San Juan deals with poor water quality

Residents alerted to high nitrates in water

When Hollister residents in the west and central regions of the city turn on their taps in the next couple months, the water that flows should be of a better quality than it is currently thanks to a new water treatment plant that is expected to go into operation next month. Yet, water quality remains a top issue in the county, especially in San Juan Bautista where high nitrate levels keep residents on high alert.

On June 20, the city sent out a drinking water warning when a water sample from the city’s well system showed nitrate levels of 11.64 milligrams per liter. The maximum contaminant level allowed is 10 milligrams per liter. The alert warned residents that infants and pregnant women shouldn’t consume the water and advised that water bottles were available at city hall for pickup.

City official Matt Orbach advised that pregnant women, infants and people with certain health conditions shouldn’t drink water with high nitrates.

“The water is safe to drink for normal healthy adults,” he said. “The city still has bottled water available for the people listed above, and any other concerned citizens. We also have a reverse osmosis system at city hall where people can fill up their own water containers as often as they want.”

San Juan Bautista was previously cited for violating the nitrate maximum contaminant level in June 2014. The State Water Resources Control Board lifted the compliance order that November.

The most recent test of the system on June 17, 2017 scored 11.23 milligrams per liter for nitrate levels.

The city’s water system, which serves around 700 connections inside and outside city limits, is comprised of two wells. Well Two is the source of the current nitrate level spike and was also the source of the 2014 issue.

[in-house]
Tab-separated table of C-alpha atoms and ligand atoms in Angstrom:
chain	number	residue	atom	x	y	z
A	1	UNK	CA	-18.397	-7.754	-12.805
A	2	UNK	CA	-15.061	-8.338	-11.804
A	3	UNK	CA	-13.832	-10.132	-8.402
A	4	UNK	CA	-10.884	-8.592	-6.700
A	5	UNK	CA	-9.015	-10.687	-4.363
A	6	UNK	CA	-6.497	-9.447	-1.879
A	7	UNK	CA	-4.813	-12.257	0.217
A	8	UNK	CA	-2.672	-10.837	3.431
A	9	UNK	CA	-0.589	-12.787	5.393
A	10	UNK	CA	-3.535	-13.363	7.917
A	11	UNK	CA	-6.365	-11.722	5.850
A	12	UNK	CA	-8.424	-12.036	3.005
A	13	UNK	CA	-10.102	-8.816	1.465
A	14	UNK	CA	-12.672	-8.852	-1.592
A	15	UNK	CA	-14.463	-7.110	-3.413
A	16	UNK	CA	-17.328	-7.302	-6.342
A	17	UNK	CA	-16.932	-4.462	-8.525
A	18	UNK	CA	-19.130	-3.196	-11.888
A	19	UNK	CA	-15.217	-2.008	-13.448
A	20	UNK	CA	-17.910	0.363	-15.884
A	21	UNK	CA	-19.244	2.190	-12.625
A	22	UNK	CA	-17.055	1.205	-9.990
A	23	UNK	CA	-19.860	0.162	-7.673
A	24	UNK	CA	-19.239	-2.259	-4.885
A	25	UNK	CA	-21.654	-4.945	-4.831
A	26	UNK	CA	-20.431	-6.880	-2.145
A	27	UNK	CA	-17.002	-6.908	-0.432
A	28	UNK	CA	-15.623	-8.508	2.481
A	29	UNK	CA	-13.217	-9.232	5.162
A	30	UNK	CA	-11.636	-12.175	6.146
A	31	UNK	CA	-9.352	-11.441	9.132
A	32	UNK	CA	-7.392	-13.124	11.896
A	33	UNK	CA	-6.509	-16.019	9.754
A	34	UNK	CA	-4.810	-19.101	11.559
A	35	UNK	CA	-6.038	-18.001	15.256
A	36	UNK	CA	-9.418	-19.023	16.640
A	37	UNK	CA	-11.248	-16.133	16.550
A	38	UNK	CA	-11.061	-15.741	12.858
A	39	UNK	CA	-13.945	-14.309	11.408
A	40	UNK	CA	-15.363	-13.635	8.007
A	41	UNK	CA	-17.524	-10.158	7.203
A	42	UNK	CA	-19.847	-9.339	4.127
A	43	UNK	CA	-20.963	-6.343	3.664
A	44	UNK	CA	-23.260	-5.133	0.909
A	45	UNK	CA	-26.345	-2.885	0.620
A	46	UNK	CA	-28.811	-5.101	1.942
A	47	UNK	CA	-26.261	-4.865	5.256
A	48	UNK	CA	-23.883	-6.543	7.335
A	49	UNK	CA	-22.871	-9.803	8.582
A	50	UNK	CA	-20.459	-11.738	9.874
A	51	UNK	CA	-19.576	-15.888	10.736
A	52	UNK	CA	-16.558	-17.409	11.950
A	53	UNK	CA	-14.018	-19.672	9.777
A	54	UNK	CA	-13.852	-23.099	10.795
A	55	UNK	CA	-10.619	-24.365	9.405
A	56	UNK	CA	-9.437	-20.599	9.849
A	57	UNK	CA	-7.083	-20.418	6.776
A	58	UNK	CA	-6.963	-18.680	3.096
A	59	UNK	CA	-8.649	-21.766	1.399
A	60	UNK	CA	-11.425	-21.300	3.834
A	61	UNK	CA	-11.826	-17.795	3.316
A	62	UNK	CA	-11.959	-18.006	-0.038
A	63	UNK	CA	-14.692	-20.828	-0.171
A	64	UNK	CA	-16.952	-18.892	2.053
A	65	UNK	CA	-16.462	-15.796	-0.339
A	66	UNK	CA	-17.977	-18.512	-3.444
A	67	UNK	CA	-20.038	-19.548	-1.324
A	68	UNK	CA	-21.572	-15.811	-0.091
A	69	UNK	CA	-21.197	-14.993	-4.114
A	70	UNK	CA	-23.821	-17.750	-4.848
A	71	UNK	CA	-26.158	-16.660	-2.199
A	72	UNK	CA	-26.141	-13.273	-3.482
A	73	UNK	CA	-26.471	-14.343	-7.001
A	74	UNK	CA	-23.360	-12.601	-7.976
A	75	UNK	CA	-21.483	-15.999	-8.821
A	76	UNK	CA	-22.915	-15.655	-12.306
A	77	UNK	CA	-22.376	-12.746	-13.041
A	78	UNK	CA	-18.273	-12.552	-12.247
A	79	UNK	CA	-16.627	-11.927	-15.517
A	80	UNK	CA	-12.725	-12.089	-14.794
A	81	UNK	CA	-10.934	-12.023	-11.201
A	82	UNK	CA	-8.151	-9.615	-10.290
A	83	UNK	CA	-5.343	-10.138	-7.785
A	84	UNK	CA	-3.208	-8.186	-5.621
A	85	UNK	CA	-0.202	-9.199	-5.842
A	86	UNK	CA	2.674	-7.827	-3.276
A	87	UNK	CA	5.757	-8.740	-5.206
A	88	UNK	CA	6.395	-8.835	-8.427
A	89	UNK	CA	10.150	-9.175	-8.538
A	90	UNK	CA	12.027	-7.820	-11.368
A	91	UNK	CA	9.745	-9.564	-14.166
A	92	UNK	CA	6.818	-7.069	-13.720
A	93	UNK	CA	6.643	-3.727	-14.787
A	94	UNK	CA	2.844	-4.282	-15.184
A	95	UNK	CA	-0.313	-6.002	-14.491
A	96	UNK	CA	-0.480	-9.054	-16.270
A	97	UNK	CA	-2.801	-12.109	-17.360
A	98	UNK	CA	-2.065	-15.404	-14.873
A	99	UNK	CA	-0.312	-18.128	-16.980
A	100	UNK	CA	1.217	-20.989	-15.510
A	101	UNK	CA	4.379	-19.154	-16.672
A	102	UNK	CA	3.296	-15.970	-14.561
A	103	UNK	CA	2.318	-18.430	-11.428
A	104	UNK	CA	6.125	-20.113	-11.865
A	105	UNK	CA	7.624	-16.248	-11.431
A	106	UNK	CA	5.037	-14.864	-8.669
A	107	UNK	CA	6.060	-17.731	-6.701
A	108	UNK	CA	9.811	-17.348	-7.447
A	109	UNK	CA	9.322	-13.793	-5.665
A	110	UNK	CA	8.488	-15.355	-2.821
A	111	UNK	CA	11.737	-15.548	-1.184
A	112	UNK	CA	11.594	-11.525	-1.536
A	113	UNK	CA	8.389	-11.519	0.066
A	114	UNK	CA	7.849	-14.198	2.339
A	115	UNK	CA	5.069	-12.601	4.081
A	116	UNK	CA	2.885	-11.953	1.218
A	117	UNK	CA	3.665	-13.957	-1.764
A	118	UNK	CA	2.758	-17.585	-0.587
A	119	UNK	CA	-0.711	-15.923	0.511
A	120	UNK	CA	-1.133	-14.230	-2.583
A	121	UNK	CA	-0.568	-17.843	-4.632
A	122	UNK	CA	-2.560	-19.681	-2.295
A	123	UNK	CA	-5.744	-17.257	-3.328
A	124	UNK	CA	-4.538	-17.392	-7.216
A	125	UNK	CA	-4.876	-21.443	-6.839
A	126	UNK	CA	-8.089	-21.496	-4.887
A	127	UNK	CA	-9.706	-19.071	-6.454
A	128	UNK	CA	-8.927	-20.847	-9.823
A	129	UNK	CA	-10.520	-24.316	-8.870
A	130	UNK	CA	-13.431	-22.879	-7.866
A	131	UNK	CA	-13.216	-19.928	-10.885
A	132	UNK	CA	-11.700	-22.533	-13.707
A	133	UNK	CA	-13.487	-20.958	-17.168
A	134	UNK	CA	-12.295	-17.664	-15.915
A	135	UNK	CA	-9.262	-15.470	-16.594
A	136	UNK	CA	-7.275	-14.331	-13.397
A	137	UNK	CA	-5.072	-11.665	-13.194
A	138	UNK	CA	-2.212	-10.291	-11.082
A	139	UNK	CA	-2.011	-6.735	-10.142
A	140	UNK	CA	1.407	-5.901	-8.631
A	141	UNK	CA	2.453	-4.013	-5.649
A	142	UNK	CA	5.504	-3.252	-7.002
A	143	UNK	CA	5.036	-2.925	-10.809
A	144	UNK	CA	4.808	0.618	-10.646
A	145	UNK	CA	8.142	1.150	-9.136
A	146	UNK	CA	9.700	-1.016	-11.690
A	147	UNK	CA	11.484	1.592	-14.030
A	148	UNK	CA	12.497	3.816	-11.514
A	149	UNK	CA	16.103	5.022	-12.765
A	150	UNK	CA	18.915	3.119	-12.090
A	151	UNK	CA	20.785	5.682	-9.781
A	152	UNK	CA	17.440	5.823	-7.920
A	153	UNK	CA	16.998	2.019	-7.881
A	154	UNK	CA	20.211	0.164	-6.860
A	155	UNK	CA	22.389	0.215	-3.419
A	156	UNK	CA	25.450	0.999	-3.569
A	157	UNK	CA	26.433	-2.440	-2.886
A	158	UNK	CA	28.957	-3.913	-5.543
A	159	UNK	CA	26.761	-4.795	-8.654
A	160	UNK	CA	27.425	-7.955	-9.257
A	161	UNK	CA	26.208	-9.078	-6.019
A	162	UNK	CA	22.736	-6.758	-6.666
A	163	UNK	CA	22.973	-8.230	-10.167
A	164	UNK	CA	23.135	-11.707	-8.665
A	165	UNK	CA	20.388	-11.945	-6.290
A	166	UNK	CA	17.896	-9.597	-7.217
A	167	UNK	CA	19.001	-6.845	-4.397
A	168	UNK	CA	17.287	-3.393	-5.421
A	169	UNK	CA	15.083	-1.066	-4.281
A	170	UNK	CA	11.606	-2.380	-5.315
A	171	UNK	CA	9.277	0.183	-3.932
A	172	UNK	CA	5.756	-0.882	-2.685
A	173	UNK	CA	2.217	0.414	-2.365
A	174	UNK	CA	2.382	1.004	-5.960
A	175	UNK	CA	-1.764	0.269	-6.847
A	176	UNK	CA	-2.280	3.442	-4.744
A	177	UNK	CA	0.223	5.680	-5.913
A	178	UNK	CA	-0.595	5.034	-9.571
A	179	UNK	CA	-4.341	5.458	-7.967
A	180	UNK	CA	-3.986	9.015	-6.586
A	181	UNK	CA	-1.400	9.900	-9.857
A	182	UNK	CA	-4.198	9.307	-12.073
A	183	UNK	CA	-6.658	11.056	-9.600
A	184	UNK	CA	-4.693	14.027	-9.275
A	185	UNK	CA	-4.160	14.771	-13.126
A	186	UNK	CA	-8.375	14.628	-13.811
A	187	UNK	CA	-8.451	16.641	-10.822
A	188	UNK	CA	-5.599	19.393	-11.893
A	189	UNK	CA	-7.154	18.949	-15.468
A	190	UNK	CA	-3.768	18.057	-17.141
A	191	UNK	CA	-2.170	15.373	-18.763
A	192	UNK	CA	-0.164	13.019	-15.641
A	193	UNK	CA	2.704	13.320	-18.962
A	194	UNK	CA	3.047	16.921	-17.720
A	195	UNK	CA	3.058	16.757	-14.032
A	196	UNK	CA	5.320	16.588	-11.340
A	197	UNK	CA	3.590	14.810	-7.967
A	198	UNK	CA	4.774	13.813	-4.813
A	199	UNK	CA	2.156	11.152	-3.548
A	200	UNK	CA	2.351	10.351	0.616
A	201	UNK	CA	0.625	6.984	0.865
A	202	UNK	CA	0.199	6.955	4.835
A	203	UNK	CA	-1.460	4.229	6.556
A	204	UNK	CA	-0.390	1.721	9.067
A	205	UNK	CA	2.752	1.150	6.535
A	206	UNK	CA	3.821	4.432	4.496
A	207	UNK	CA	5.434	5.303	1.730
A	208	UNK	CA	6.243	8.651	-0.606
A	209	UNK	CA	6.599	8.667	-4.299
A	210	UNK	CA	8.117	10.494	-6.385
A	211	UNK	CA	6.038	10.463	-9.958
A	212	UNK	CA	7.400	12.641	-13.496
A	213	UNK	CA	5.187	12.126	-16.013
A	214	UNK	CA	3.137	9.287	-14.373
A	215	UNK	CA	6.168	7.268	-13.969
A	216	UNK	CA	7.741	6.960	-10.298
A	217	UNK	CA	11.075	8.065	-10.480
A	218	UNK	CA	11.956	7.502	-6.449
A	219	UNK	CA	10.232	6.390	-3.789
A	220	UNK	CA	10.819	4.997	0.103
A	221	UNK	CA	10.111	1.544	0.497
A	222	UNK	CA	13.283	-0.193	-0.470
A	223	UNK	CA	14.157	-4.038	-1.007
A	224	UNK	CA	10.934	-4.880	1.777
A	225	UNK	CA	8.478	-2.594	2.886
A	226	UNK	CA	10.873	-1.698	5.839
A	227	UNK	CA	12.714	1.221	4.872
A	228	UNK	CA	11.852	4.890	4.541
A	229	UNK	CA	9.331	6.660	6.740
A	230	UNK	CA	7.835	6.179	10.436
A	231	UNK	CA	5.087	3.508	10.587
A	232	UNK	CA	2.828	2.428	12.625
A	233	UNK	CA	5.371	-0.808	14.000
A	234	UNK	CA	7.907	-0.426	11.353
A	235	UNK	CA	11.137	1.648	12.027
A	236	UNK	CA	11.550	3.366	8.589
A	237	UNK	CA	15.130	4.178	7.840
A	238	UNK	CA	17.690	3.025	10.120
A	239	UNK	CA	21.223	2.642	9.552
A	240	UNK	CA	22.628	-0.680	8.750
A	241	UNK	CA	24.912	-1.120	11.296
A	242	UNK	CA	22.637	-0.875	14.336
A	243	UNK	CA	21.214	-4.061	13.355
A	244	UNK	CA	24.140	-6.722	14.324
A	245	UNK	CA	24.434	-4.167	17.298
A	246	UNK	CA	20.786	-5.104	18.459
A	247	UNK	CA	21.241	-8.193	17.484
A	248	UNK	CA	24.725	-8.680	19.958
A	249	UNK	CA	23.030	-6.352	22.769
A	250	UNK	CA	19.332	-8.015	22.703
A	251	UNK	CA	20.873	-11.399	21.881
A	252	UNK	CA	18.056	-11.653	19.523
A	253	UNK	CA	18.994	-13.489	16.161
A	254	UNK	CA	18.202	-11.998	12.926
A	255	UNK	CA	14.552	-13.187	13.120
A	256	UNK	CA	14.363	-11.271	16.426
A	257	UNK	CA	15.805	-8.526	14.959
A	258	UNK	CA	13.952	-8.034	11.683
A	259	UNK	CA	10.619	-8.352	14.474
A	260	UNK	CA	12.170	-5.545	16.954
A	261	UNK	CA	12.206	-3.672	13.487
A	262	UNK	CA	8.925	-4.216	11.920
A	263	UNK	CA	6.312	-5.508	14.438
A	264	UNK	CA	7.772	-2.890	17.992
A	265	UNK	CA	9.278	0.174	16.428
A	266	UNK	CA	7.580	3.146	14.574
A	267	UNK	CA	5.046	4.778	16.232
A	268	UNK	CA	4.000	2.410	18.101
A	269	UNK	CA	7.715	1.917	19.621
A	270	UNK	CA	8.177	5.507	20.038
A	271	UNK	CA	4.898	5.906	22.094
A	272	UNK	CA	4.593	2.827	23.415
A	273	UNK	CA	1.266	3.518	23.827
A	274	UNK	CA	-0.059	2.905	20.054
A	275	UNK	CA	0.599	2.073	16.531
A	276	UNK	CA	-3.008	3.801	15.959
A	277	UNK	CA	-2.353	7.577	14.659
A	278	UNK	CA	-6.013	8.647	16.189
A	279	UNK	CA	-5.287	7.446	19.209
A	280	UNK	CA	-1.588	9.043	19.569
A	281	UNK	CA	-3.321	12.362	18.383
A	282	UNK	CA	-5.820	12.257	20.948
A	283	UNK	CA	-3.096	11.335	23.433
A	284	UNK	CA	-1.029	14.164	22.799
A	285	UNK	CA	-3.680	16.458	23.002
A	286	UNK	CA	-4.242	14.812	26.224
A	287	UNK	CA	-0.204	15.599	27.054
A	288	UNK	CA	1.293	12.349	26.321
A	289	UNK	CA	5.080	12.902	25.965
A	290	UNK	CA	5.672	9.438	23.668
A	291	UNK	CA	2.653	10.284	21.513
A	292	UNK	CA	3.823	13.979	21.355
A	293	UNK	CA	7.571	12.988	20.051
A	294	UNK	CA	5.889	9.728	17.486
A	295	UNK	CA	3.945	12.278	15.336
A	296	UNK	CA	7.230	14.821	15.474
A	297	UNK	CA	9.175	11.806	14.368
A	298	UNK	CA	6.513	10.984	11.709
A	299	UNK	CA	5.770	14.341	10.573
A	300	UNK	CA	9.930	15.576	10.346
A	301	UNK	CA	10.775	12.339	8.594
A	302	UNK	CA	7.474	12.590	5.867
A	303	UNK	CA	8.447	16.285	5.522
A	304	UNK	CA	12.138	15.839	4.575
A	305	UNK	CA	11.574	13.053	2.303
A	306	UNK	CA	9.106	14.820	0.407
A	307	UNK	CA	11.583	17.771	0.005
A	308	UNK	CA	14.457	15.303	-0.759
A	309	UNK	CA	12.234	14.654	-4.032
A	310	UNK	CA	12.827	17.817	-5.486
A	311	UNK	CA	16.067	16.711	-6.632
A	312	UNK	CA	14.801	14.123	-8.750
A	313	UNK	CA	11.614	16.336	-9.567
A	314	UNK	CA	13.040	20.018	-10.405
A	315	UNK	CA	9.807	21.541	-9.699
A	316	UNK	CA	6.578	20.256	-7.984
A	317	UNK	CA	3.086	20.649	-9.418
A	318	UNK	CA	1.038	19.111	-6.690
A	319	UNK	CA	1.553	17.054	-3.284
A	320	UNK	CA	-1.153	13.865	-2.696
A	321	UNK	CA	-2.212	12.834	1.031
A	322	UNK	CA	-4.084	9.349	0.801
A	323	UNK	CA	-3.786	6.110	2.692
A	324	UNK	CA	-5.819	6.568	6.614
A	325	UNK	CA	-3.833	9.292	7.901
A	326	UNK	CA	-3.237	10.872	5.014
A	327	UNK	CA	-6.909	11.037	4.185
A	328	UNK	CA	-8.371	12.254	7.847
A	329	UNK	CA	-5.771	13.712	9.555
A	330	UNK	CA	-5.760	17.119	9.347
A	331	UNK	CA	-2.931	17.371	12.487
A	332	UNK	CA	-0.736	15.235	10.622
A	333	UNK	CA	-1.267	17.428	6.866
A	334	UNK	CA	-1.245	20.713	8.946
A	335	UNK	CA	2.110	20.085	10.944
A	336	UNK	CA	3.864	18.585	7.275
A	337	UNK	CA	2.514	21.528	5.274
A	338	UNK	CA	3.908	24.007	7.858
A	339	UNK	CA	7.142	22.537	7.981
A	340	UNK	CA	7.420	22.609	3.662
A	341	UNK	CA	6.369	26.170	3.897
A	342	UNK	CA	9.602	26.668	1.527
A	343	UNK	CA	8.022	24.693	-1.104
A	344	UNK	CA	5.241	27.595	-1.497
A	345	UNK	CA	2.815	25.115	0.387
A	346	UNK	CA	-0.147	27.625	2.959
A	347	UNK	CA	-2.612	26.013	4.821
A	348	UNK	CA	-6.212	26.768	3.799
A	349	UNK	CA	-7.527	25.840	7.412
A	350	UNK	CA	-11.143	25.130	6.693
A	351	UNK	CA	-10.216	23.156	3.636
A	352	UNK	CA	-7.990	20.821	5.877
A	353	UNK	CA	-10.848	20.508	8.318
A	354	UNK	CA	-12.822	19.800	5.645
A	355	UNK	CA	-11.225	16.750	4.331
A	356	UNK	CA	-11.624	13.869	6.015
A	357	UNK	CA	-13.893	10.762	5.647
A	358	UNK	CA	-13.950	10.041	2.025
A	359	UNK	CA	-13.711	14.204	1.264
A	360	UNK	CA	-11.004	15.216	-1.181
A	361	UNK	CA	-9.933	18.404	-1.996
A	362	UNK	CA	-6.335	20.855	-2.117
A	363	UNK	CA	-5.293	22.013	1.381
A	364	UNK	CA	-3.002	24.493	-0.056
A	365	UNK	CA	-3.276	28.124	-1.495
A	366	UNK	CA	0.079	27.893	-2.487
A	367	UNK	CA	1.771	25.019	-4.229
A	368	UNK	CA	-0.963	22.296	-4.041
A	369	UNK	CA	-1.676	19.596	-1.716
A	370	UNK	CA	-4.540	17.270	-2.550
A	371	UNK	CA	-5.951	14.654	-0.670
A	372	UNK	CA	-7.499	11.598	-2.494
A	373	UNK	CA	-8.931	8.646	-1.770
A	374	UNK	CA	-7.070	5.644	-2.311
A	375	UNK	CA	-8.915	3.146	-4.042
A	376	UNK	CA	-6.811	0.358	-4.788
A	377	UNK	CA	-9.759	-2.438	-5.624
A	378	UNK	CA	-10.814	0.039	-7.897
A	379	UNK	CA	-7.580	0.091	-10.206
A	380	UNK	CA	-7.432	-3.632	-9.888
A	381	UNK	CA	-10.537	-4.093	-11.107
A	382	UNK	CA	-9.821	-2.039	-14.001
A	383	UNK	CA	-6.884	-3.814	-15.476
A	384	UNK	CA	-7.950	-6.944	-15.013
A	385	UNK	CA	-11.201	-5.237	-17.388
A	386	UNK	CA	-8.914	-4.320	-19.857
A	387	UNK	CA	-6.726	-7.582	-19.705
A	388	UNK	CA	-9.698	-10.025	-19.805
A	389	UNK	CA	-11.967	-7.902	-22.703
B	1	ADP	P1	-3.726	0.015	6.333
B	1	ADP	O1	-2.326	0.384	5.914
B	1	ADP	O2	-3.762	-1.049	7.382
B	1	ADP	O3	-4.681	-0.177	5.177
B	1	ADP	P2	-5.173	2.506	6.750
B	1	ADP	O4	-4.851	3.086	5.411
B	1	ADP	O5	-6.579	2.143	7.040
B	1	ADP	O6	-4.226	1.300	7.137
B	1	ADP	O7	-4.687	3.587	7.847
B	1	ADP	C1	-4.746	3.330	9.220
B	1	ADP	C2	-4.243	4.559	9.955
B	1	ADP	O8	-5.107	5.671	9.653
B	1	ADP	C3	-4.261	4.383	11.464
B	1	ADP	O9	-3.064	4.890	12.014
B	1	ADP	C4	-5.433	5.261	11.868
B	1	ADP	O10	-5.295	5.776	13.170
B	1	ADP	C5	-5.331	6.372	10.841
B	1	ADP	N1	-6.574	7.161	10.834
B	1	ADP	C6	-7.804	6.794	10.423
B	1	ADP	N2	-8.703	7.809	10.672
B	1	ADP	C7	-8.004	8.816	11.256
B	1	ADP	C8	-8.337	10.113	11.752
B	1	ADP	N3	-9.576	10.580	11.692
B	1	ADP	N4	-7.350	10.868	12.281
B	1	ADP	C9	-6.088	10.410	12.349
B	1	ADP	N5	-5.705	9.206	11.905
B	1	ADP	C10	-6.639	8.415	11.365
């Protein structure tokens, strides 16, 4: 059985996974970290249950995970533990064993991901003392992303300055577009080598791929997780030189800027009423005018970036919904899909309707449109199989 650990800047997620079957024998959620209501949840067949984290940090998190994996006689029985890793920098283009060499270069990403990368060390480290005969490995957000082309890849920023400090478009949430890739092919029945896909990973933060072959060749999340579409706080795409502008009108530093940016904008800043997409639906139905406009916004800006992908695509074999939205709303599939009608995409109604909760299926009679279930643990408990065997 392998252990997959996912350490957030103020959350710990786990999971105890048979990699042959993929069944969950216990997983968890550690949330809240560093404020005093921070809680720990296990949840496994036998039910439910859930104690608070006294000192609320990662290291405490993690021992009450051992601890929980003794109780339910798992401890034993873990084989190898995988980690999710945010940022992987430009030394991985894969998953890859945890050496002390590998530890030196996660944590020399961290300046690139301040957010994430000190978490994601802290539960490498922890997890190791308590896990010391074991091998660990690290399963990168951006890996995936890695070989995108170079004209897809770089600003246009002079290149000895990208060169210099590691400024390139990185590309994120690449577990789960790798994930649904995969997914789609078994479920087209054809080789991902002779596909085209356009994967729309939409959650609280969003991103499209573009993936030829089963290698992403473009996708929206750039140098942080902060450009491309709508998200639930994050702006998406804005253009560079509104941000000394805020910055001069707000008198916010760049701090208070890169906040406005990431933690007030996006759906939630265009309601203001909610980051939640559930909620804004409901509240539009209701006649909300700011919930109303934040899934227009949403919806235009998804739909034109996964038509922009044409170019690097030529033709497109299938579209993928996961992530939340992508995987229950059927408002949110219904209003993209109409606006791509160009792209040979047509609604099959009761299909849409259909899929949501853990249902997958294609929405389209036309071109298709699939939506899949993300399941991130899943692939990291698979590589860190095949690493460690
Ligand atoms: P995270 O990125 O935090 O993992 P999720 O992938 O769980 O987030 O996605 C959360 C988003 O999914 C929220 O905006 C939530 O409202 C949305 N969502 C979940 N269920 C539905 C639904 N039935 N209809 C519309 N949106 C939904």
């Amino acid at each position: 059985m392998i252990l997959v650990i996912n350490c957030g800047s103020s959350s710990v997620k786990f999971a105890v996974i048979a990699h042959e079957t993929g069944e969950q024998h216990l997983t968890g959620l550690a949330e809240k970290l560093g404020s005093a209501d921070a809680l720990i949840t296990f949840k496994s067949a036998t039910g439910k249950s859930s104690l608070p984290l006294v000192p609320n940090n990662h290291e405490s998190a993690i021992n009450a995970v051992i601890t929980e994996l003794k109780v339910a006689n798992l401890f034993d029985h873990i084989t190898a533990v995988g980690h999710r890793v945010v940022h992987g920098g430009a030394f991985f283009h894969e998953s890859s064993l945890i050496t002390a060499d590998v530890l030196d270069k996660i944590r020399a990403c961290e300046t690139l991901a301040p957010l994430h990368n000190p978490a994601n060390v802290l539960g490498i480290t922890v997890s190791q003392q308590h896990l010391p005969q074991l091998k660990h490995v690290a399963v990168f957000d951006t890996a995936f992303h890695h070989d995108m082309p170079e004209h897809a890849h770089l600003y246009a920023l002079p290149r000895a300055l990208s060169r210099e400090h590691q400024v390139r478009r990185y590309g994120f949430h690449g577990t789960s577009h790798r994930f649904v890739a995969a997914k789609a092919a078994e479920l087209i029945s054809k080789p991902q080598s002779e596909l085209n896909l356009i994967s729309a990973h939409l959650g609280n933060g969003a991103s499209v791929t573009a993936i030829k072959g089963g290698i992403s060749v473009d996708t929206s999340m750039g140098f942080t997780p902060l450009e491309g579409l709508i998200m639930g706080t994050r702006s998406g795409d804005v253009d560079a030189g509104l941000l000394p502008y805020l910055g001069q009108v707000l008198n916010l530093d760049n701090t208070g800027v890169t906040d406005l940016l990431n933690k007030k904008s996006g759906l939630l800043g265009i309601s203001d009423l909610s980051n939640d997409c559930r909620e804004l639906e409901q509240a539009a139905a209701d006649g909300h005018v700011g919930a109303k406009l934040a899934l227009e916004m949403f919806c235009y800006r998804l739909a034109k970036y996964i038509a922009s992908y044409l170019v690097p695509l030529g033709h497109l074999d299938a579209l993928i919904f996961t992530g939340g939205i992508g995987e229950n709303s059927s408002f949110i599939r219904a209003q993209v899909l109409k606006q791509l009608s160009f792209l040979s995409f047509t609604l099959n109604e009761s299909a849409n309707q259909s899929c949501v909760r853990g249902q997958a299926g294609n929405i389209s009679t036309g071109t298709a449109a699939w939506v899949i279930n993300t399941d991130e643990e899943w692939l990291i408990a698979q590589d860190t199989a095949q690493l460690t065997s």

“We have three [wells], but the third has had high nitrates for years,” Orbach said. “That’s been offline for quite a while. “We were pursuing a Well Four, but that didn’t work out.”

Well Two is 315 feet deep, which is considered shallow and makes the well susceptible to nitrates, Orbach explained.

“Generally, shallower wells are more susceptible to nitrates, which sink down from the surface,” he said. “Deeper wells are insulated from nitrates by geologic layers that the nitrates cannot penetrate.”

While the city couldn’t pinpoint the cause of the nitrate level spike in Well Two, the Centers for Disease Control and Prevention website said nitrates can naturally occur in surface and groundwater at a level that doesn’t “generally” cause health problems. High levels of nitrate in well water can stem from well location, improper well construction, overuse of chemical fertilizers or the improper disposal of human/animal waste.

A 2010 report on nutrients in ground and surface water by the U.S. Geological Survey found that nitrates were too high in 64 percent of shallow monitoring wells in agricultural and urban areas, according to the EPA website.

San Juan Bautista plans to add two more wells to the system, according to the city. Well Five will replace Well Two, the cause of the recent nitrate level spike. Well Six is an existing well that’s not online yet.

“We’ve done all quality tests on [Well Six],” Orbach said. “It’s like four out of 10 on the nitrates consistently. We’re about to do the pump test on that soon and that should come online sooner than Well Five. We haven’t even drilled the permanent Well Five.”

In addition to the high nitrate levels, San Juan Bautista is also facing a compliance order issued by the state water board in October 2016.

The order stated the city needed a third water source due to a lack of redundancy in the system. If one of the two operating city wells was taken offline, the other lacks the capacity to meet the maximum daily demand of water.

“The common misperception in the community is that there is not enough water, but that is not the case,” Orbach said. “As a matter of fact, groundwater levels have been so high recently that flowing artesian wells have sprung up around several private wells.”

The compliance order also makes things difficult as new developments like Copperleaf, Rancho Vista and Hillside Vistas come online. All three developments will be served by the city water system once the two new wells are finished.

“Once we get the new wells in our system it’ll have the capacity to handle that,” Orbach said. “That’s not an issue, especially with two brand new wells at 500 feet deep, which can do 250 gallons a minute.”

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